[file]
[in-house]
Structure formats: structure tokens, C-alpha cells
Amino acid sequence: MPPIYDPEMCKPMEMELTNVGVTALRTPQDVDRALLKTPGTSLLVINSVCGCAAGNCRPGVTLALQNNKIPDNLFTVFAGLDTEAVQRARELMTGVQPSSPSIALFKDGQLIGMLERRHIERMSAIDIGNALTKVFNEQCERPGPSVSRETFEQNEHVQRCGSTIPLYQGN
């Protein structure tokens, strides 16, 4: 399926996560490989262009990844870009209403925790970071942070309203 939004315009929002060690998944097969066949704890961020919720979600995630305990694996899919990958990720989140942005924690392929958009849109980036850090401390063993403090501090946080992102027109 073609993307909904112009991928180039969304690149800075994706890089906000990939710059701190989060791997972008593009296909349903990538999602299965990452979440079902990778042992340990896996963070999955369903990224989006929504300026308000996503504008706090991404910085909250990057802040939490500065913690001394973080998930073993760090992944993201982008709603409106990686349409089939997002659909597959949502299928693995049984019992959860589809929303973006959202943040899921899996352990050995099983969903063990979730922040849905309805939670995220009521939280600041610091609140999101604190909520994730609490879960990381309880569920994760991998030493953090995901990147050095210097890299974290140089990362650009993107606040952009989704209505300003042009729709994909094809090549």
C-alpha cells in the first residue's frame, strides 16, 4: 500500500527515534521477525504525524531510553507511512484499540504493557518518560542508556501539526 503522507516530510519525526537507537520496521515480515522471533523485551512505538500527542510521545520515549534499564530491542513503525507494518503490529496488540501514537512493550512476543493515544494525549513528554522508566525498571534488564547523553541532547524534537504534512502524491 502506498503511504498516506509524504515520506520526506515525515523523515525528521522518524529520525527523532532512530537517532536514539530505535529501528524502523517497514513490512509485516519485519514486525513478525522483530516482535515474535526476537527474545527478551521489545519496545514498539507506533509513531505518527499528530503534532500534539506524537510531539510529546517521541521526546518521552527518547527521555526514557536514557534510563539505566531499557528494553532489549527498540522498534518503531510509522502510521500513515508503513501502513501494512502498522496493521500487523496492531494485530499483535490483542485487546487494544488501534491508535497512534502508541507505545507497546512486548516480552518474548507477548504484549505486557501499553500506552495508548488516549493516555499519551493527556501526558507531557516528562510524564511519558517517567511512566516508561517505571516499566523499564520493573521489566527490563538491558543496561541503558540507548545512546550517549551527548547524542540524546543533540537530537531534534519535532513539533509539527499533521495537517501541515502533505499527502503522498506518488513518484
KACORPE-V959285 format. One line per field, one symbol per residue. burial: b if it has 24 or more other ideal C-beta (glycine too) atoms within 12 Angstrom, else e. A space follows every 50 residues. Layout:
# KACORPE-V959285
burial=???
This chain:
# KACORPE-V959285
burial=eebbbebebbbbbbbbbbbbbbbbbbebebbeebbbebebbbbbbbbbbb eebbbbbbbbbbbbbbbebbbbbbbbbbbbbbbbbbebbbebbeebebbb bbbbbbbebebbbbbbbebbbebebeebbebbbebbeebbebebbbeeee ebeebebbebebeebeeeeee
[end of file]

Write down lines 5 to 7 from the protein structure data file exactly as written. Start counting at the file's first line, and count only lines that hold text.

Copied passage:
C-alpha cells in the first residue's frame, strides 16, 4: 500500500527515534521477525504525524531510553507511512484499540504493557518518560542508556501539526 503522507516530510519525526537507537520496521515480515522471533523485551512505538500527542510521545520515549534499564530491542513503525507494518503490529496488540501514537512493550512476543493515544494525549513528554522508566525498571534488564547523553541532547524534537504534512502524491 502506498503511504498516506509524504515520506520526506515525515523523515525528521522518524529520525527523532532512530537517532536514539530505535529501528524502523517497514513490512509485516519485519514486525513478525522483530516482535515474535526476537527474545527478551521489545519496545514498539507506533509513531505518527499528530503534532500534539506524537510531539510529546517521541521526546518521552527518547527521555526514557536514557534510563539505566531499557528494553532489549527498540522498534518503531510509522502510521500513515508503513501502513501494512502498522496493521500487523496492531494485530499483535490483542485487546487494544488501534491508535497512534502508541507505545507497546512486548516480552518474548507477548504484549505486557501499553500506552495508548488516549493516555499519551493527556501526558507531557516528562510524564511519558517517567511512566516508561517505571516499566523499564520493573521489566527490563538491558543496561541503558540507548545512546550517549551527548547524542540524546543533540537530537531534534519535532513539533509539527499533521495537517501541515502533505499527502503522498506518488513518484
KACORPE-V959285 format. One line per field, one symbol per residue. burial: b if it has 24 or more other ideal C-beta (glycine too) atoms within 12 Angstrom, else e. A space follows every 50 residues. Layout:
# KACORPE-V959285